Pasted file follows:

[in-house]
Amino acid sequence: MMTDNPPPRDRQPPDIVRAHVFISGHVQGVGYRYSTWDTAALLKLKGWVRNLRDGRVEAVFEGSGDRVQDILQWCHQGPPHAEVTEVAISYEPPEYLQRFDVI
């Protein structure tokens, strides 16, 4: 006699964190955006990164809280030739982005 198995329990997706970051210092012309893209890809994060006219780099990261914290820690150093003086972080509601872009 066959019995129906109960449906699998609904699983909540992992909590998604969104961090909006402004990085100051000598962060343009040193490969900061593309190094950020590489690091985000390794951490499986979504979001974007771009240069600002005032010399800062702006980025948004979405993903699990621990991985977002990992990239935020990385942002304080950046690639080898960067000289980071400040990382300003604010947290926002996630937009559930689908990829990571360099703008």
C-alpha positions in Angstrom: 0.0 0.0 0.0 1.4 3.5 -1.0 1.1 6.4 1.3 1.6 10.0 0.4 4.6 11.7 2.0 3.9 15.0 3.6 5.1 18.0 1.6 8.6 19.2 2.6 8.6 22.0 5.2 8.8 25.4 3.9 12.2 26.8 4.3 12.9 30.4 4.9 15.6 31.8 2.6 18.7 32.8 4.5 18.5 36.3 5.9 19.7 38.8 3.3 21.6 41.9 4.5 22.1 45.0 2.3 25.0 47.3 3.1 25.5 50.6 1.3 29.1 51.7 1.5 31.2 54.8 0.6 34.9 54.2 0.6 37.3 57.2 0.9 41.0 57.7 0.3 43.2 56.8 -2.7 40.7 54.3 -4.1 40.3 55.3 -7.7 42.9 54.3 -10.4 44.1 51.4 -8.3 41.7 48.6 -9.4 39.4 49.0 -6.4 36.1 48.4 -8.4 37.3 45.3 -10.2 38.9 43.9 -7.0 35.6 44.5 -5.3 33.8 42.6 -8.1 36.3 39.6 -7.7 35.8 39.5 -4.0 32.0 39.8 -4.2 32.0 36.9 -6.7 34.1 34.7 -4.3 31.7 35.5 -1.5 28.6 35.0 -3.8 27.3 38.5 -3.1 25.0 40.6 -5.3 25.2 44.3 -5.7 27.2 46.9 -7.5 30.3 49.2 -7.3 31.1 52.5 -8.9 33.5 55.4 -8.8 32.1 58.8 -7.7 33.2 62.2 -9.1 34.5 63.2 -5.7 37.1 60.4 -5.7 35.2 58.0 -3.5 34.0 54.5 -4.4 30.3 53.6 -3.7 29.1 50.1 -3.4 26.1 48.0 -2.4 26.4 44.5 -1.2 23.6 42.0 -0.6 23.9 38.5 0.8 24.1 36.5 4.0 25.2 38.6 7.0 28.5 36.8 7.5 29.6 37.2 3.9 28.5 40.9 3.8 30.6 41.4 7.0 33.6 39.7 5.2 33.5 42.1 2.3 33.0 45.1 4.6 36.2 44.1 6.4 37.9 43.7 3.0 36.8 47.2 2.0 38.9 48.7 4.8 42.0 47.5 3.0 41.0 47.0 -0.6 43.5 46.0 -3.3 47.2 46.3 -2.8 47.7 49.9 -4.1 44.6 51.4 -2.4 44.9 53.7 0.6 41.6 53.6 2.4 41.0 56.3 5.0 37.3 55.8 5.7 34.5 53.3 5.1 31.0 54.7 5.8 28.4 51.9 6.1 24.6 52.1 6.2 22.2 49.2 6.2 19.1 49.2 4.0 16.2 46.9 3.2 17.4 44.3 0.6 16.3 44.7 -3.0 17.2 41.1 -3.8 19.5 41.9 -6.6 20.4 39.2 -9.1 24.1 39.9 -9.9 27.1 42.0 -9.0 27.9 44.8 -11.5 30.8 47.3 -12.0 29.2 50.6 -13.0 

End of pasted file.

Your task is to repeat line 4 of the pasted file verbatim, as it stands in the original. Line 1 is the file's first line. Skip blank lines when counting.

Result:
C-alpha positions in Angstrom: 0.0 0.0 0.0 1.4 3.5 -1.0 1.1 6.4 1.3 1.6 10.0 0.4 4.6 11.7 2.0 3.9 15.0 3.6 5.1 18.0 1.6 8.6 19.2 2.6 8.6 22.0 5.2 8.8 25.4 3.9 12.2 26.8 4.3 12.9 30.4 4.9 15.6 31.8 2.6 18.7 32.8 4.5 18.5 36.3 5.9 19.7 38.8 3.3 21.6 41.9 4.5 22.1 45.0 2.3 25.0 47.3 3.1 25.5 50.6 1.3 29.1 51.7 1.5 31.2 54.8 0.6 34.9 54.2 0.6 37.3 57.2 0.9 41.0 57.7 0.3 43.2 56.8 -2.7 40.7 54.3 -4.1 40.3 55.3 -7.7 42.9 54.3 -10.4 44.1 51.4 -8.3 41.7 48.6 -9.4 39.4 49.0 -6.4 36.1 48.4 -8.4 37.3 45.3 -10.2 38.9 43.9 -7.0 35.6 44.5 -5.3 33.8 42.6 -8.1 36.3 39.6 -7.7 35.8 39.5 -4.0 32.0 39.8 -4.2 32.0 36.9 -6.7 34.1 34.7 -4.3 31.7 35.5 -1.5 28.6 35.0 -3.8 27.3 38.5 -3.1 25.0 40.6 -5.3 25.2 44.3 -5.7 27.2 46.9 -7.5 30.3 49.2 -7.3 31.1 52.5 -8.9 33.5 55.4 -8.8 32.1 58.8 -7.7 33.2 62.2 -9.1 34.5 63.2 -5.7 37.1 60.4 -5.7 35.2 58.0 -3.5 34.0 54.5 -4.4 30.3 53.6 -3.7 29.1 50.1 -3.4 26.1 48.0 -2.4 26.4 44.5 -1.2 23.6 42.0 -0.6 23.9 38.5 0.8 24.1 36.5 4.0 25.2 38.6 7.0 28.5 36.8 7.5 29.6 37.2 3.9 28.5 40.9 3.8 30.6 41.4 7.0 33.6 39.7 5.2 33.5 42.1 2.3 33.0 45.1 4.6 36.2 44.1 6.4 37.9 43.7 3.0 36.8 47.2 2.0 38.9 48.7 4.8 42.0 47.5 3.0 41.0 47.0 -0.6 43.5 46.0 -3.3 47.2 46.3 -2.8 47.7 49.9 -4.1 44.6 51.4 -2.4 44.9 53.7 0.6 41.6 53.6 2.4 41.0 56.3 5.0 37.3 55.8 5.7 34.5 53.3 5.1 31.0 54.7 5.8 28.4 51.9 6.1 24.6 52.1 6.2 22.2 49.2 6.2 19.1 49.2 4.0 16.2 46.9 3.2 17.4 44.3 0.6 16.3 44.7 -3.0 17.2 41.1 -3.8 19.5 41.9 -6.6 20.4 39.2 -9.1 24.1 39.9 -9.9 27.1 42.0 -9.0 27.9 44.8 -11.5 30.8 47.3 -12.0 29.2 50.6 -13.0 